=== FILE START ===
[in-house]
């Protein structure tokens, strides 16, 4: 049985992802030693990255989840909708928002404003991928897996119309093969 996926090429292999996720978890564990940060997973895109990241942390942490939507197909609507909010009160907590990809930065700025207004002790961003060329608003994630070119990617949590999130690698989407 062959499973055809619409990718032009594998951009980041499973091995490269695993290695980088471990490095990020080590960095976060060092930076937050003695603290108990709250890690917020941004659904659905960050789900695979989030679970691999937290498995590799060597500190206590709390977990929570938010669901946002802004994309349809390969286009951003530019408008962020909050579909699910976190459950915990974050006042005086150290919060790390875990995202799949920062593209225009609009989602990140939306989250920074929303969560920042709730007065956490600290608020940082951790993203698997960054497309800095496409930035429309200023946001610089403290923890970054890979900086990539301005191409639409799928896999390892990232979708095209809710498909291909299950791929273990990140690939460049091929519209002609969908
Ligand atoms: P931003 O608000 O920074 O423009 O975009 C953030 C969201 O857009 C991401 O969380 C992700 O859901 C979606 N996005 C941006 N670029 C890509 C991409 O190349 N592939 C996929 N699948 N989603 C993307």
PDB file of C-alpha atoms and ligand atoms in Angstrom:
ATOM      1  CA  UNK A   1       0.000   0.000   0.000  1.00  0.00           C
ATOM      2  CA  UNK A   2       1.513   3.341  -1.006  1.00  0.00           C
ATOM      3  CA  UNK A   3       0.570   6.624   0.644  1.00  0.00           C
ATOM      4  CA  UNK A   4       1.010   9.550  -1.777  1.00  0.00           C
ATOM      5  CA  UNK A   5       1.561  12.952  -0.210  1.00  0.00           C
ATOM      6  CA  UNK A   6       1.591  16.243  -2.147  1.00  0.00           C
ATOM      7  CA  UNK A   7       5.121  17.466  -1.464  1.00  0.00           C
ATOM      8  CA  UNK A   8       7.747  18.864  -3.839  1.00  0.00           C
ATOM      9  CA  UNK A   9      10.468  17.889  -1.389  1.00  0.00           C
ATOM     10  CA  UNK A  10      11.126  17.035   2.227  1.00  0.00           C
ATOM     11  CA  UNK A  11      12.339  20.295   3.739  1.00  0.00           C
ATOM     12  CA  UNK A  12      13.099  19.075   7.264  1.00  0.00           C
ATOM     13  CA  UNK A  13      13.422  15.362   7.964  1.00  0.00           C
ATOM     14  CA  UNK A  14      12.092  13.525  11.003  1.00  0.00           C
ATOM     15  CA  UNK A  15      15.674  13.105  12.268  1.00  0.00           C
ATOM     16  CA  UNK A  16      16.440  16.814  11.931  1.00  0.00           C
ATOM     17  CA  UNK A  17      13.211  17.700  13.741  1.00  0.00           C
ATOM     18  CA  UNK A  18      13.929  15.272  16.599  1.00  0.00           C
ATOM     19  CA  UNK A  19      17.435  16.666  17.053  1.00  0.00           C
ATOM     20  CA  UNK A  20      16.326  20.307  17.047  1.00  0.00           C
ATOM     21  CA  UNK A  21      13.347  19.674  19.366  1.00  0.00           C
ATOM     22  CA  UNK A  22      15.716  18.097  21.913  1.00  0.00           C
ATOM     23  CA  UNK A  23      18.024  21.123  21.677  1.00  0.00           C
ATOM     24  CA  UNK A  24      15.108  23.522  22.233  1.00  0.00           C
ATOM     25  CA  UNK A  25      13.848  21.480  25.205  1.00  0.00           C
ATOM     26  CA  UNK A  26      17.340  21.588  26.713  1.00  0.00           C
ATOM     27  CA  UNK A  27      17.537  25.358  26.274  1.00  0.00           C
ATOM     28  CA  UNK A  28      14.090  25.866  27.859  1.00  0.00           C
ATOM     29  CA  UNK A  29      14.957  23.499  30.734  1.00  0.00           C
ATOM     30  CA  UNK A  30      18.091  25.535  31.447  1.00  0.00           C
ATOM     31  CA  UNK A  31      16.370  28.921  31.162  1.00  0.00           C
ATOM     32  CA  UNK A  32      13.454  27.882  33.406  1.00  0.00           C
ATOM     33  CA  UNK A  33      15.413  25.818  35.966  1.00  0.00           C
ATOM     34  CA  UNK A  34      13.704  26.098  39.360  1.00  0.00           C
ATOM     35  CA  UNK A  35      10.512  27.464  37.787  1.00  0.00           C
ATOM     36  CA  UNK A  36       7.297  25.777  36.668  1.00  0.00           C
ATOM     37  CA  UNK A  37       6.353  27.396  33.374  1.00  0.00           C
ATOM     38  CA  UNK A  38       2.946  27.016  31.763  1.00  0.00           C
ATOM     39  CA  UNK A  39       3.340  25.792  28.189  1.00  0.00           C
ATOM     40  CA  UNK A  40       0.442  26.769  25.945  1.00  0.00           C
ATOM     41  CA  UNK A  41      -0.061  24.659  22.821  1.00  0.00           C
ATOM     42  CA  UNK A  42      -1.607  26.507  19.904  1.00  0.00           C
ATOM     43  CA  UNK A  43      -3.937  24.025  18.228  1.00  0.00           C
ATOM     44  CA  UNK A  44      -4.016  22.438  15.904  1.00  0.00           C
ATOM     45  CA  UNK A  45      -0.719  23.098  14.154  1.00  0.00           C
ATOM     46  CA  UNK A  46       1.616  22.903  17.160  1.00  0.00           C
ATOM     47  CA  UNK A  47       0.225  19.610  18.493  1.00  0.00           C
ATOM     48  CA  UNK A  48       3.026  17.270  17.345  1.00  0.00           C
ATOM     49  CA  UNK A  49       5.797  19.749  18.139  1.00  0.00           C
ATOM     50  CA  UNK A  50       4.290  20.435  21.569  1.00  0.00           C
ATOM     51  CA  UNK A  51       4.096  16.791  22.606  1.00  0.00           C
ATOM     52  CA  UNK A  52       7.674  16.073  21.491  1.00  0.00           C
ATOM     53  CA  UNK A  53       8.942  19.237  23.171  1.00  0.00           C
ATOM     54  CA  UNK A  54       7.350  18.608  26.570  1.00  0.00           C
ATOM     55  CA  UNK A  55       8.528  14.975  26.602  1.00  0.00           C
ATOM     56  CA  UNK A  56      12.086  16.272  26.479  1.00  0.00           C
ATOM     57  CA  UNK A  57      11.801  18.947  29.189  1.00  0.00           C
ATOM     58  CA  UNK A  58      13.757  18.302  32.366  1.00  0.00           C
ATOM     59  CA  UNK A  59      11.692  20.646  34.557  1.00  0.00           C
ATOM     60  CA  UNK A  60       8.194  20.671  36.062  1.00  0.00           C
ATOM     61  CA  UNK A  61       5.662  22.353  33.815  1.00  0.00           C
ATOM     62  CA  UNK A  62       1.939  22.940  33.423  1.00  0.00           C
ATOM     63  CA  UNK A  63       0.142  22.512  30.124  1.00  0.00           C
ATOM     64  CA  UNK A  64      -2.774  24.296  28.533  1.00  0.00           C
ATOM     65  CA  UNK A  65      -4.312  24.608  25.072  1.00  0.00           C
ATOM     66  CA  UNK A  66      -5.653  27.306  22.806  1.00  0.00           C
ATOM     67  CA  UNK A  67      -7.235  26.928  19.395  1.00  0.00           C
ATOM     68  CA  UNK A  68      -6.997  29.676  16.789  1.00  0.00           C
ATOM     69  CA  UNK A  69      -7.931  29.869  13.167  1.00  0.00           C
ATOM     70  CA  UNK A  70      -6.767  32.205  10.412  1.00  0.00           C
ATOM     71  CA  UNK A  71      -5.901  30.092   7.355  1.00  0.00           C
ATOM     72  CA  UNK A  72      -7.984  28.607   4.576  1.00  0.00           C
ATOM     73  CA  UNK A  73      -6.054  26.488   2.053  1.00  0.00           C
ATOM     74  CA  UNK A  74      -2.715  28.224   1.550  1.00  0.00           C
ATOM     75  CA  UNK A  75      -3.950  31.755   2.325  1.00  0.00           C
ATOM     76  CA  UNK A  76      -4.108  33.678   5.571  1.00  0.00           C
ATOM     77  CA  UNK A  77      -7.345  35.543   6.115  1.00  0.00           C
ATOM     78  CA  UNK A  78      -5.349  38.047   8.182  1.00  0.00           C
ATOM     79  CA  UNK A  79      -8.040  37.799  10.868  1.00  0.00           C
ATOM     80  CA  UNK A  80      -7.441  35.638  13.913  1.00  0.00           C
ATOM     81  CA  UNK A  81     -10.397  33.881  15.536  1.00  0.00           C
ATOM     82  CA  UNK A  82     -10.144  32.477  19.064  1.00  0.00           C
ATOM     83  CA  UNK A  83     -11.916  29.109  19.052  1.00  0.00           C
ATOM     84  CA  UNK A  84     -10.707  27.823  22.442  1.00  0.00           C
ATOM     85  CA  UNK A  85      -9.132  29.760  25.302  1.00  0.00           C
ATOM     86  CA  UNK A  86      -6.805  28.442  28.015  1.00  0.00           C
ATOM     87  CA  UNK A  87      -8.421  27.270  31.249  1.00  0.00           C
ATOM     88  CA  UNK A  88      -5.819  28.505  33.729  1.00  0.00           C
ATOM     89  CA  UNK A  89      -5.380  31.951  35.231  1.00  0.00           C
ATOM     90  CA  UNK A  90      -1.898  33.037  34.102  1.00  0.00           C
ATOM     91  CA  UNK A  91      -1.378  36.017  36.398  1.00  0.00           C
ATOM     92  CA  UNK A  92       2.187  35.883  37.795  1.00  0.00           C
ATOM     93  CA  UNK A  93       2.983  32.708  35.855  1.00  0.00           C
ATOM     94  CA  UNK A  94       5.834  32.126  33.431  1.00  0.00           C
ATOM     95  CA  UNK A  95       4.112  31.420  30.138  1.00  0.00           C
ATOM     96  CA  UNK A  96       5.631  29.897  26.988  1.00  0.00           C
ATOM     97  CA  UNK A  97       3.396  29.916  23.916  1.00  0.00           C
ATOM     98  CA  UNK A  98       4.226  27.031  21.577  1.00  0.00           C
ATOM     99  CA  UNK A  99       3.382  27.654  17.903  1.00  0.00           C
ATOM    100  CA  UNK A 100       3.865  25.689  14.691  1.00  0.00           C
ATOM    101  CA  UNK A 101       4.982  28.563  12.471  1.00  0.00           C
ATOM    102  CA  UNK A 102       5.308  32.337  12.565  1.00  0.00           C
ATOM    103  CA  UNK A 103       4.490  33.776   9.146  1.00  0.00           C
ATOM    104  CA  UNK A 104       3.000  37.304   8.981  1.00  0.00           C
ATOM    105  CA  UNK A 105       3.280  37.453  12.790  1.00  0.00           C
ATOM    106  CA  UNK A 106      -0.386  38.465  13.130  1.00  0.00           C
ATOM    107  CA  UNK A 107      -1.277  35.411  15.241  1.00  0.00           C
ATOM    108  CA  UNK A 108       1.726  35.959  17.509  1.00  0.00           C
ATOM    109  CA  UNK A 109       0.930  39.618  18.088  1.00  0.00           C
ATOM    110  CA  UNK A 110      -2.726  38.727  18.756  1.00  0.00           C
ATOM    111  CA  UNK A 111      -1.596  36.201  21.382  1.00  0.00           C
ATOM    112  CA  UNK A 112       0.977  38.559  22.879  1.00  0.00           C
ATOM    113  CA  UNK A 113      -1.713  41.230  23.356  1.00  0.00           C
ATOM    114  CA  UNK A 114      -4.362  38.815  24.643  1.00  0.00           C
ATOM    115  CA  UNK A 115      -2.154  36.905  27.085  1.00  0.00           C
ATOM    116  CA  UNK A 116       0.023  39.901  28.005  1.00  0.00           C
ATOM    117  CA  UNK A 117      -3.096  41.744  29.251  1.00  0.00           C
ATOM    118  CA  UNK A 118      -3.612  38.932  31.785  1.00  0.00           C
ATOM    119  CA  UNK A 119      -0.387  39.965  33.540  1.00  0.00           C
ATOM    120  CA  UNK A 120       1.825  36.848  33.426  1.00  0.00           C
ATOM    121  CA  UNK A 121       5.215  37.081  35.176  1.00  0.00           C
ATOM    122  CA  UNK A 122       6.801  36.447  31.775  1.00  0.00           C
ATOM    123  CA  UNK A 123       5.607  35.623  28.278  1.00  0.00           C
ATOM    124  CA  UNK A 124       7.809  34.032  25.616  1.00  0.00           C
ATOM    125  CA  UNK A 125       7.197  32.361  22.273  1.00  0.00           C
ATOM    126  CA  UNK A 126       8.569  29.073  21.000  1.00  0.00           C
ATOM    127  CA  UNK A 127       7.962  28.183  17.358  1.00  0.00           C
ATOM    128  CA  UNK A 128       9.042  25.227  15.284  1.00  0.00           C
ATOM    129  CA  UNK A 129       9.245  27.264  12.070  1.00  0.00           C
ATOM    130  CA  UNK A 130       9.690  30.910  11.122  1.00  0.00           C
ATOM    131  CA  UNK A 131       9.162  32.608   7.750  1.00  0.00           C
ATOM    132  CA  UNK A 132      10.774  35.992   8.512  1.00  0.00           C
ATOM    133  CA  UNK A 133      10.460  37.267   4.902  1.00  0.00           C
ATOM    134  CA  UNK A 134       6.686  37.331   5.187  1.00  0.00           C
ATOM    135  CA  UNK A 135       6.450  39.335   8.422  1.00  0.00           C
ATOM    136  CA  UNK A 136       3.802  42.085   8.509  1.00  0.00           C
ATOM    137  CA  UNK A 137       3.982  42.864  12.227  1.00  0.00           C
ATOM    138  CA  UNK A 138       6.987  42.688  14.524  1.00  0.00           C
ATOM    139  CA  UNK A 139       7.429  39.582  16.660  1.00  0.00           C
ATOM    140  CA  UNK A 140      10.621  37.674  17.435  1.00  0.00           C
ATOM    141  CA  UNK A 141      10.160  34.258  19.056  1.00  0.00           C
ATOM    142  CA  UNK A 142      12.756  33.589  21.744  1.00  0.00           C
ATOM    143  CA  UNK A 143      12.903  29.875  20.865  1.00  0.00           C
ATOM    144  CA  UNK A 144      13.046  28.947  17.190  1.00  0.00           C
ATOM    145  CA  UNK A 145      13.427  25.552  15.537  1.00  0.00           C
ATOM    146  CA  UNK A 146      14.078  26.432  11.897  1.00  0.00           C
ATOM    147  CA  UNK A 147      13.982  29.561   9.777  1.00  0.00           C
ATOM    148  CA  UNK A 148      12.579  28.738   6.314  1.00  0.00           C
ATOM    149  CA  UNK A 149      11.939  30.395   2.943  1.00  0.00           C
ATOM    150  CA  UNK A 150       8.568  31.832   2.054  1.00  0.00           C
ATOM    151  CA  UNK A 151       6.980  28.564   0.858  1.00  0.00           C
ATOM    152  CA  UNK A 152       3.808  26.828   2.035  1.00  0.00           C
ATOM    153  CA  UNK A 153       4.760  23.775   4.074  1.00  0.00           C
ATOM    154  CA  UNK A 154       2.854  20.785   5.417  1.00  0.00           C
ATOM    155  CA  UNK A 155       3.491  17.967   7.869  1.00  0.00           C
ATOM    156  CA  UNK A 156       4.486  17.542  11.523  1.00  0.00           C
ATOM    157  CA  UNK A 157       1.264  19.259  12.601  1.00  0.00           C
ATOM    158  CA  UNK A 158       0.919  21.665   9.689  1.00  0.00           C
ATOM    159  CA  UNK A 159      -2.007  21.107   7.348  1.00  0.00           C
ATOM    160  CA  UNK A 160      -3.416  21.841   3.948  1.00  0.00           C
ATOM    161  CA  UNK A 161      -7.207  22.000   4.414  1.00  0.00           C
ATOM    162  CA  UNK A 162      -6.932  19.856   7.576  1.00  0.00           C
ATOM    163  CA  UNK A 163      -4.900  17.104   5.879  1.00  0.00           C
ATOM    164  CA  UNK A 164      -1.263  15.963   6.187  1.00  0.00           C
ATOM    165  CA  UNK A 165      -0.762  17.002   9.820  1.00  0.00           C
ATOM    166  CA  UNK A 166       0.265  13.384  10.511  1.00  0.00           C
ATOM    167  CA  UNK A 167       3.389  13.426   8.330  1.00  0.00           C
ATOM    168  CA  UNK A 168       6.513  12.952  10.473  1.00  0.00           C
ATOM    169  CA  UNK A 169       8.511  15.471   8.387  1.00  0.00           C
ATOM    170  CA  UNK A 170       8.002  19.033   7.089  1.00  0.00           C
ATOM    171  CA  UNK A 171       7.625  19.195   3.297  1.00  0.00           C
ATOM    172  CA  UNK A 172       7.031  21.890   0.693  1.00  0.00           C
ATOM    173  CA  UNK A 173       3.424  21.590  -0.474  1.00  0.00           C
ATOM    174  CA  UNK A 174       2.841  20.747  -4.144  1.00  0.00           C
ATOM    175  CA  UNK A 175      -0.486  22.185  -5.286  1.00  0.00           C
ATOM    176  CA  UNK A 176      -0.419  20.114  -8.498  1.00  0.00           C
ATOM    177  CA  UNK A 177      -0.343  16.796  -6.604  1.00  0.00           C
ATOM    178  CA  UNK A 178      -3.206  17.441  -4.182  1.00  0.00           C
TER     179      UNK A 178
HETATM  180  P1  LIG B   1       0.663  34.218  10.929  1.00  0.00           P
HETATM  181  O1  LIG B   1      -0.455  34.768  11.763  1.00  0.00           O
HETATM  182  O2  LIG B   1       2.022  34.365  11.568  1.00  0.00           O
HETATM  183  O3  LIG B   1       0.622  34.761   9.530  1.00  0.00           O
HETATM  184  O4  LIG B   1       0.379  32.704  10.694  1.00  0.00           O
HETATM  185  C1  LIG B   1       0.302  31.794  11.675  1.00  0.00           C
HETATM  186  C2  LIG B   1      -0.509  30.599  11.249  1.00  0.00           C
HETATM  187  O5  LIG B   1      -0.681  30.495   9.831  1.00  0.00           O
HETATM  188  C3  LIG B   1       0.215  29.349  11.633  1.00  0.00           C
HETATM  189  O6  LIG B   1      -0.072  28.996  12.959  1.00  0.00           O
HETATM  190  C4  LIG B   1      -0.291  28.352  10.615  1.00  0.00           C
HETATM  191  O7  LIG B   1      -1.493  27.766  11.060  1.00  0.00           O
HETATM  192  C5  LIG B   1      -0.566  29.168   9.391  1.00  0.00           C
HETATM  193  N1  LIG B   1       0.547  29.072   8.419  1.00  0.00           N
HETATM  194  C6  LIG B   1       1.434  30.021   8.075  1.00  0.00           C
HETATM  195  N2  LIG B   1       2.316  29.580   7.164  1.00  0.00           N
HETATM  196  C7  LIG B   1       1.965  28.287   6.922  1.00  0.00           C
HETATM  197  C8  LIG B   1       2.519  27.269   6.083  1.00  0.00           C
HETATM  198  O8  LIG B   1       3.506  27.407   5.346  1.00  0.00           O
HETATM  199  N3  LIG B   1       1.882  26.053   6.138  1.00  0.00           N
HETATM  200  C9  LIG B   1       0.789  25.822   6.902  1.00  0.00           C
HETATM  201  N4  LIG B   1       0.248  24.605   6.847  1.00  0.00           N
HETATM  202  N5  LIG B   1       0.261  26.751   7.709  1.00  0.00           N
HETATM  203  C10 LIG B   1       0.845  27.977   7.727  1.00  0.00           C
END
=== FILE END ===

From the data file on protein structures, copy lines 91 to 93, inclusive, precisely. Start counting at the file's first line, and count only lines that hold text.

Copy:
ATOM     87  CA  UNK A  87      -8.421  27.270  31.249  1.00  0.00           C
ATOM     88  CA  UNK A  88      -5.819  28.505  33.729  1.00  0.00           C
ATOM     89  CA  UNK A  89      -5.380  31.951  35.231  1.00  0.00           C